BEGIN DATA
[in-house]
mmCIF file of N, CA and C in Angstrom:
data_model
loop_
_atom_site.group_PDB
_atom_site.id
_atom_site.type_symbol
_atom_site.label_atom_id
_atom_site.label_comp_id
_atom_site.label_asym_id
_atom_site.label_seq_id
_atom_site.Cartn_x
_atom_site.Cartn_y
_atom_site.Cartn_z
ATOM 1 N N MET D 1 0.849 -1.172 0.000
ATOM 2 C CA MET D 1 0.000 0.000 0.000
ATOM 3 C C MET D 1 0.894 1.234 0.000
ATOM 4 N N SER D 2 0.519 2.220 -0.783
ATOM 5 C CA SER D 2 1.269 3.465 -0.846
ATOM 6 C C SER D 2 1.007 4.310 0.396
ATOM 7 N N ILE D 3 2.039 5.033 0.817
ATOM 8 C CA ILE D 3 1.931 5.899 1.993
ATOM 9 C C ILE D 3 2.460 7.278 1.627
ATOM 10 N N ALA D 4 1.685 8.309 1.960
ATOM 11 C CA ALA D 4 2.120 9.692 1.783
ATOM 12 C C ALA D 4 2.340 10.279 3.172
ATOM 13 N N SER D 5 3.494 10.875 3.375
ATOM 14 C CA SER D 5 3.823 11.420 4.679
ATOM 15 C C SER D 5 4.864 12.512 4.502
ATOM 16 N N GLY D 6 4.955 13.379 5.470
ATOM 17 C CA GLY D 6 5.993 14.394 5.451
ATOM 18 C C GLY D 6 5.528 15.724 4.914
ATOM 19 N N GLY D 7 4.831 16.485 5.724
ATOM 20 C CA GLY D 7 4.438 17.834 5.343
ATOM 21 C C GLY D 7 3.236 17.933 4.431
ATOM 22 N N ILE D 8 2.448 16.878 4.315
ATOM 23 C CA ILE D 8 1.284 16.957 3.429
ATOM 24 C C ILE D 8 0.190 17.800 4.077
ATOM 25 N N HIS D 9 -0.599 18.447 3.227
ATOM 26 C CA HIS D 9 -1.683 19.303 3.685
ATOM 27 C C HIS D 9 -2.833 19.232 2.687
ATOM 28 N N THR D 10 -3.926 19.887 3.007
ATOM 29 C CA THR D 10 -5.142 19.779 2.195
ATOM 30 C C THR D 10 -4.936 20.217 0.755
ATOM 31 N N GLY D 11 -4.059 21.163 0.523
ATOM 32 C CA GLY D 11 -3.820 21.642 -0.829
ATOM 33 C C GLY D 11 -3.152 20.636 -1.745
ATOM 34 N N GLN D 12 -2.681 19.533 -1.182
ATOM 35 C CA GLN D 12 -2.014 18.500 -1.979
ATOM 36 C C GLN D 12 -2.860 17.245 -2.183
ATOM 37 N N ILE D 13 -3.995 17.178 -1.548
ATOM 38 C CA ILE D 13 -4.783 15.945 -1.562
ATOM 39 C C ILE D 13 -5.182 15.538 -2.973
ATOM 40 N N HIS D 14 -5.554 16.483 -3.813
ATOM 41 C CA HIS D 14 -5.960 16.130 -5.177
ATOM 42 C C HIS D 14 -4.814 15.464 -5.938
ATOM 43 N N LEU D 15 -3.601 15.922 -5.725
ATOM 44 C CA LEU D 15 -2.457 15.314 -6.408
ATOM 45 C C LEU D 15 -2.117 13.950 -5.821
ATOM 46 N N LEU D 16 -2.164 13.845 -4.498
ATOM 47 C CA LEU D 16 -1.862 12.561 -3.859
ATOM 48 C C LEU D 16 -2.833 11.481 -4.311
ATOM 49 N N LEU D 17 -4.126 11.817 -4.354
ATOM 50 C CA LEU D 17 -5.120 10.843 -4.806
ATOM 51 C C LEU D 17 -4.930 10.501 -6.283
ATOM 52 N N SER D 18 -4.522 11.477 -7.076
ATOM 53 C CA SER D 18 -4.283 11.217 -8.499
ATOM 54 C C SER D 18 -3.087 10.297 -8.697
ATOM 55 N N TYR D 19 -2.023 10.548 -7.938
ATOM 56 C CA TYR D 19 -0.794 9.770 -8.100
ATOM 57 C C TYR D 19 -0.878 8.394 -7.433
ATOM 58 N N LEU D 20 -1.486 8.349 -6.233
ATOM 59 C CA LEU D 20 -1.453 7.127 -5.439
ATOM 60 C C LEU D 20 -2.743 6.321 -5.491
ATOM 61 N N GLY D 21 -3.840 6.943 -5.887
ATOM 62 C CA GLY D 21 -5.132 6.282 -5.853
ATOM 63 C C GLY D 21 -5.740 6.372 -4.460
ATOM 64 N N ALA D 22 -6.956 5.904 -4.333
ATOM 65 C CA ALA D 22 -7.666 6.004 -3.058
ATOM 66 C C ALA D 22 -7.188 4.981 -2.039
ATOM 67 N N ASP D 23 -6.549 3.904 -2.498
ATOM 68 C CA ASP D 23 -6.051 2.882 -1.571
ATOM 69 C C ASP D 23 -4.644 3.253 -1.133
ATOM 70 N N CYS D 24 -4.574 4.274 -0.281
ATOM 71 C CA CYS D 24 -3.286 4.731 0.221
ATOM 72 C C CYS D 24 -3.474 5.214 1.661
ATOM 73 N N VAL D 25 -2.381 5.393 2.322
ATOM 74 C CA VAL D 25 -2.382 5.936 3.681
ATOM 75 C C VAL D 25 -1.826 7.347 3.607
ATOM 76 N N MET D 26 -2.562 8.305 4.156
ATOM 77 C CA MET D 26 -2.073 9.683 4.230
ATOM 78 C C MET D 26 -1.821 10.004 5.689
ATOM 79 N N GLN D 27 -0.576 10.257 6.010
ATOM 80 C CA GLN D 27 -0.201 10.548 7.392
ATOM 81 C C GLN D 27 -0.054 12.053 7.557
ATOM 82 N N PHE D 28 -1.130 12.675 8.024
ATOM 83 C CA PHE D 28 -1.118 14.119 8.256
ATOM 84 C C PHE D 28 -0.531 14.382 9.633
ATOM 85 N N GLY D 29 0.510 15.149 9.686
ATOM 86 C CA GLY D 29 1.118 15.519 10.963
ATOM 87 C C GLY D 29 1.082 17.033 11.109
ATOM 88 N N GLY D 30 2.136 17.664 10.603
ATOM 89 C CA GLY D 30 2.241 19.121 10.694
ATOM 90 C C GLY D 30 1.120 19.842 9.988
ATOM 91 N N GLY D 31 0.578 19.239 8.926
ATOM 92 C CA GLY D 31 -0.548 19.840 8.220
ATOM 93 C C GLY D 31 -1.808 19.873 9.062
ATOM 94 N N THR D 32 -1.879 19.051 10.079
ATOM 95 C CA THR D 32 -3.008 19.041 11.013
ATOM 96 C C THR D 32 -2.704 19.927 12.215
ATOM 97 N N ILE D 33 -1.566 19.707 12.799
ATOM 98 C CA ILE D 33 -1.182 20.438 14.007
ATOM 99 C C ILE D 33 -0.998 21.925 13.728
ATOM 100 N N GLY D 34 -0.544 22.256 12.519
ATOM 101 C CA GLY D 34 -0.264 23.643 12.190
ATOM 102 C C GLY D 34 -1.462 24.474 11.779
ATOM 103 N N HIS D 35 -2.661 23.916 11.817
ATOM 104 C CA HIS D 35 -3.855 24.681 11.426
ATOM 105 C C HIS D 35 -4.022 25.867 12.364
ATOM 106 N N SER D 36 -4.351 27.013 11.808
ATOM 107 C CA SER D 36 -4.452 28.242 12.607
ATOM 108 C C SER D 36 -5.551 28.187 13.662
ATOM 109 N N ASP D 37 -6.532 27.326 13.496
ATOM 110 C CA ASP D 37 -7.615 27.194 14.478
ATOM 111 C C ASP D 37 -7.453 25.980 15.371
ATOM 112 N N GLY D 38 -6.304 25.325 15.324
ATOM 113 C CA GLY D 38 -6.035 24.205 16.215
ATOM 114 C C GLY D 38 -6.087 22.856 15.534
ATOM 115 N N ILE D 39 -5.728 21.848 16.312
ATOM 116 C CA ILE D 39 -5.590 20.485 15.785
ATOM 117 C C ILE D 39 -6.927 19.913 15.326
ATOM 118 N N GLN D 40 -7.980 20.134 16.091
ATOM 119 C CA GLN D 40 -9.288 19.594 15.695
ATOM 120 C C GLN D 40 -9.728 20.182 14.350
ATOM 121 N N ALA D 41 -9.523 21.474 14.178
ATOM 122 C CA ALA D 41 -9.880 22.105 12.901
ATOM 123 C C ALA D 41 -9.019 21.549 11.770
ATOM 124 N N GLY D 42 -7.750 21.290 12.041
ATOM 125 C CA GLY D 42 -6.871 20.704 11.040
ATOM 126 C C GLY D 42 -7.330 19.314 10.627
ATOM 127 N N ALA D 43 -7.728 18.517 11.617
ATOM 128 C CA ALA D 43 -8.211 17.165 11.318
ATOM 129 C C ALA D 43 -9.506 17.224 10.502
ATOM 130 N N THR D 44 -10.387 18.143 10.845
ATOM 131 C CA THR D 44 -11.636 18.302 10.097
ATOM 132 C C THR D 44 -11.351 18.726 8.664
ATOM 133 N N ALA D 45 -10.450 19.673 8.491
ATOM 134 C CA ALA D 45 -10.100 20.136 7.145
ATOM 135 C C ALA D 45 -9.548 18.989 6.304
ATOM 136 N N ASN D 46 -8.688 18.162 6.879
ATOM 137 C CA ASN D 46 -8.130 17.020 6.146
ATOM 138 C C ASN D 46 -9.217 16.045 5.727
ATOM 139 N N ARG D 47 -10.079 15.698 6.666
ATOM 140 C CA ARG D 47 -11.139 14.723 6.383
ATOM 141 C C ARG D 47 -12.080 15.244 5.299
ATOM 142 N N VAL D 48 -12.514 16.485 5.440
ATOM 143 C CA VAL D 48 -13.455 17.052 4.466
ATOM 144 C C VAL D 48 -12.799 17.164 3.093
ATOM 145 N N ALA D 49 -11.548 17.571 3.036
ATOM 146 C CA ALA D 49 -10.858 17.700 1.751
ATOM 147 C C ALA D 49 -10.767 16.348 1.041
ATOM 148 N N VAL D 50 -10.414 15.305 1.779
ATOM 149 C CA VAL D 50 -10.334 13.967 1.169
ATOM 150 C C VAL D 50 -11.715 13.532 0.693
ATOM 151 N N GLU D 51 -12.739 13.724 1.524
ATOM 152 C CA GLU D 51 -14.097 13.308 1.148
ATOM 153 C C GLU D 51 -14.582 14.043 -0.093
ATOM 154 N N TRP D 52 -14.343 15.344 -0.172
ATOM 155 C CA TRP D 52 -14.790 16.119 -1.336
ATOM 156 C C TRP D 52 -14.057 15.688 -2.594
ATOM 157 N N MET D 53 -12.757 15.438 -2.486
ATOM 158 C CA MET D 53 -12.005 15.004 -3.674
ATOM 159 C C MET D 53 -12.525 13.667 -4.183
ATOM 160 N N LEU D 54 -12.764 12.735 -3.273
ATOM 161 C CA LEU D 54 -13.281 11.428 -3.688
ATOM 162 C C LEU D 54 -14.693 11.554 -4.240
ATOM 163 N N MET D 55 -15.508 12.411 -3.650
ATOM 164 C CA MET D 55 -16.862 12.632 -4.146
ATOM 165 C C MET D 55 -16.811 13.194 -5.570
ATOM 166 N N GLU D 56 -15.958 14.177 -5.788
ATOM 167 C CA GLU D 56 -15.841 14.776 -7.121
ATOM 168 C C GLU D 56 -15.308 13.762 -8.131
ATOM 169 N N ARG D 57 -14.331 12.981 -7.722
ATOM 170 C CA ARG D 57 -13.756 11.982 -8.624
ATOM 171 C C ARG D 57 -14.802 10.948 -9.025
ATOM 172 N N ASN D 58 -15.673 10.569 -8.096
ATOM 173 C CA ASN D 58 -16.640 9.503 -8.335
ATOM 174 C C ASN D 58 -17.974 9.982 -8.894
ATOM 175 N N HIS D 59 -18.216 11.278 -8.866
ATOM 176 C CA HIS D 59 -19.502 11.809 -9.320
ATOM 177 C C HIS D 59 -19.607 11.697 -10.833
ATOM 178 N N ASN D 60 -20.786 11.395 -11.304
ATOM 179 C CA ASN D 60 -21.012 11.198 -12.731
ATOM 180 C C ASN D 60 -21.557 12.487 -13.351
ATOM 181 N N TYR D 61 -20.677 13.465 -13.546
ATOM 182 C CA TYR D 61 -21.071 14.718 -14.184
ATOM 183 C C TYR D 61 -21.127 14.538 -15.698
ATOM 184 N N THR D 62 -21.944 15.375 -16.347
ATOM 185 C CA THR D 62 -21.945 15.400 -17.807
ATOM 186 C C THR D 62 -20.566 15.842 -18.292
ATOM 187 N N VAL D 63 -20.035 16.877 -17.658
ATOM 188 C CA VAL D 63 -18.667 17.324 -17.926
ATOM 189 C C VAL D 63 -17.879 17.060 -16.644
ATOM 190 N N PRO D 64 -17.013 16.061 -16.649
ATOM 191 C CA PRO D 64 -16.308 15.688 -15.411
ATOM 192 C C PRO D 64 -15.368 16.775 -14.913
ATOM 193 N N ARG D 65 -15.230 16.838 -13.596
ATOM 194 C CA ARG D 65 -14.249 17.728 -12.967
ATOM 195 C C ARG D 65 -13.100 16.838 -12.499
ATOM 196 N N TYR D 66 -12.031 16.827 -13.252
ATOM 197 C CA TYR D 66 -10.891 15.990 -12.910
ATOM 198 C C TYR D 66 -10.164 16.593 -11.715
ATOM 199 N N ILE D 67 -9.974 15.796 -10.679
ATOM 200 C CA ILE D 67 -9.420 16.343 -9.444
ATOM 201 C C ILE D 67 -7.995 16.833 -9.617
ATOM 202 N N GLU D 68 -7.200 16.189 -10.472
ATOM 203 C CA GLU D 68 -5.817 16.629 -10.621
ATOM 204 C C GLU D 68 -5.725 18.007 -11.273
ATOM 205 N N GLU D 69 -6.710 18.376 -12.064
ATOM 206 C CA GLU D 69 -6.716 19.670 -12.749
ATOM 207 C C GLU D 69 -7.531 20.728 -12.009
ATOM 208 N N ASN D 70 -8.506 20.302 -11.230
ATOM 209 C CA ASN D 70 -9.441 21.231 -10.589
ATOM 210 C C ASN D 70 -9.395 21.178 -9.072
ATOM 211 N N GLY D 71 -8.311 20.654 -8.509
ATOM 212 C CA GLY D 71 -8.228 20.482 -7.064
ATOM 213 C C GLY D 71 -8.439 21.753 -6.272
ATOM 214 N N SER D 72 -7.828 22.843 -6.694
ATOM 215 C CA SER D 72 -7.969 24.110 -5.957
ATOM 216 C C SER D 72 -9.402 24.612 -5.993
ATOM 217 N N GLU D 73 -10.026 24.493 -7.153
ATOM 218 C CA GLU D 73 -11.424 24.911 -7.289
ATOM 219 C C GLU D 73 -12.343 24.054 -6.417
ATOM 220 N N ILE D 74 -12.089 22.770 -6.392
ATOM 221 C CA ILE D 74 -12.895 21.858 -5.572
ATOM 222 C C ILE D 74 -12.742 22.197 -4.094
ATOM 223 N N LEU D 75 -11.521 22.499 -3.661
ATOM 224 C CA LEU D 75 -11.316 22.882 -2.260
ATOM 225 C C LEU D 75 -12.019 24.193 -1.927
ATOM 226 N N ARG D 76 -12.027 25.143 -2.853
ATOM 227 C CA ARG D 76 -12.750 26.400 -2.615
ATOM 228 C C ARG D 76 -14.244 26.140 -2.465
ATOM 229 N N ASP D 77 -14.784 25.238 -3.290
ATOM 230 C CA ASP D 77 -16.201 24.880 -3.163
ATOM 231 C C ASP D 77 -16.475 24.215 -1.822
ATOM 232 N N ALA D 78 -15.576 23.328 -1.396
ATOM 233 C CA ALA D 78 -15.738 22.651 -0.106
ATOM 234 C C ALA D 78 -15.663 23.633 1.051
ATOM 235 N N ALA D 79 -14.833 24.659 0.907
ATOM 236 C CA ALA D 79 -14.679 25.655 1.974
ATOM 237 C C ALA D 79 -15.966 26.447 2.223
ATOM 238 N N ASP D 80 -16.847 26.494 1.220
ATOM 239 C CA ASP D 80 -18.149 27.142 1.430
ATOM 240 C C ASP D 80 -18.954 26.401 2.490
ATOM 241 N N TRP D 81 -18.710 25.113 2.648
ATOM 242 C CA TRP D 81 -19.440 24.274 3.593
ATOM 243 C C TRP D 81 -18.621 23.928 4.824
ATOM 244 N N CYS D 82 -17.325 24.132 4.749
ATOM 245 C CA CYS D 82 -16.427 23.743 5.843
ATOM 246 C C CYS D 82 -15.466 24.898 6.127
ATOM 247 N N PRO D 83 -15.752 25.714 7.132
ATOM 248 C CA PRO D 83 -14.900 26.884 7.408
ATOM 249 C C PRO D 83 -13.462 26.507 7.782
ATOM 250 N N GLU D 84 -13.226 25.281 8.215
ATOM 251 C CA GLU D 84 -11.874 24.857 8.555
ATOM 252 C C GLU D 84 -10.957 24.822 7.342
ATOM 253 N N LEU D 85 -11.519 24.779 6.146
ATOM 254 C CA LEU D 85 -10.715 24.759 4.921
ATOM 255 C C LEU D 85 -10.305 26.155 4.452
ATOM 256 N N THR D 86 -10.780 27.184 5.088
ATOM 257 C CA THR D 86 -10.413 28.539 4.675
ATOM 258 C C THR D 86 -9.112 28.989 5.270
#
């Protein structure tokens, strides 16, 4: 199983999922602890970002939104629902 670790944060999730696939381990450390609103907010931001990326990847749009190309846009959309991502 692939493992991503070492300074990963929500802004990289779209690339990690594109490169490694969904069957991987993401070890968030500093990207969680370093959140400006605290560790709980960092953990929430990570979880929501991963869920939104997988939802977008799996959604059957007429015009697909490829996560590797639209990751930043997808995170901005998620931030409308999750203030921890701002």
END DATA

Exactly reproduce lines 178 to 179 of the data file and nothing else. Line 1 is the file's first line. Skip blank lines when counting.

ATOM 164 C CA MET D 55 -16.862 12.632 -4.146
ATOM 165 C C MET D 55 -16.811 13.194 -5.570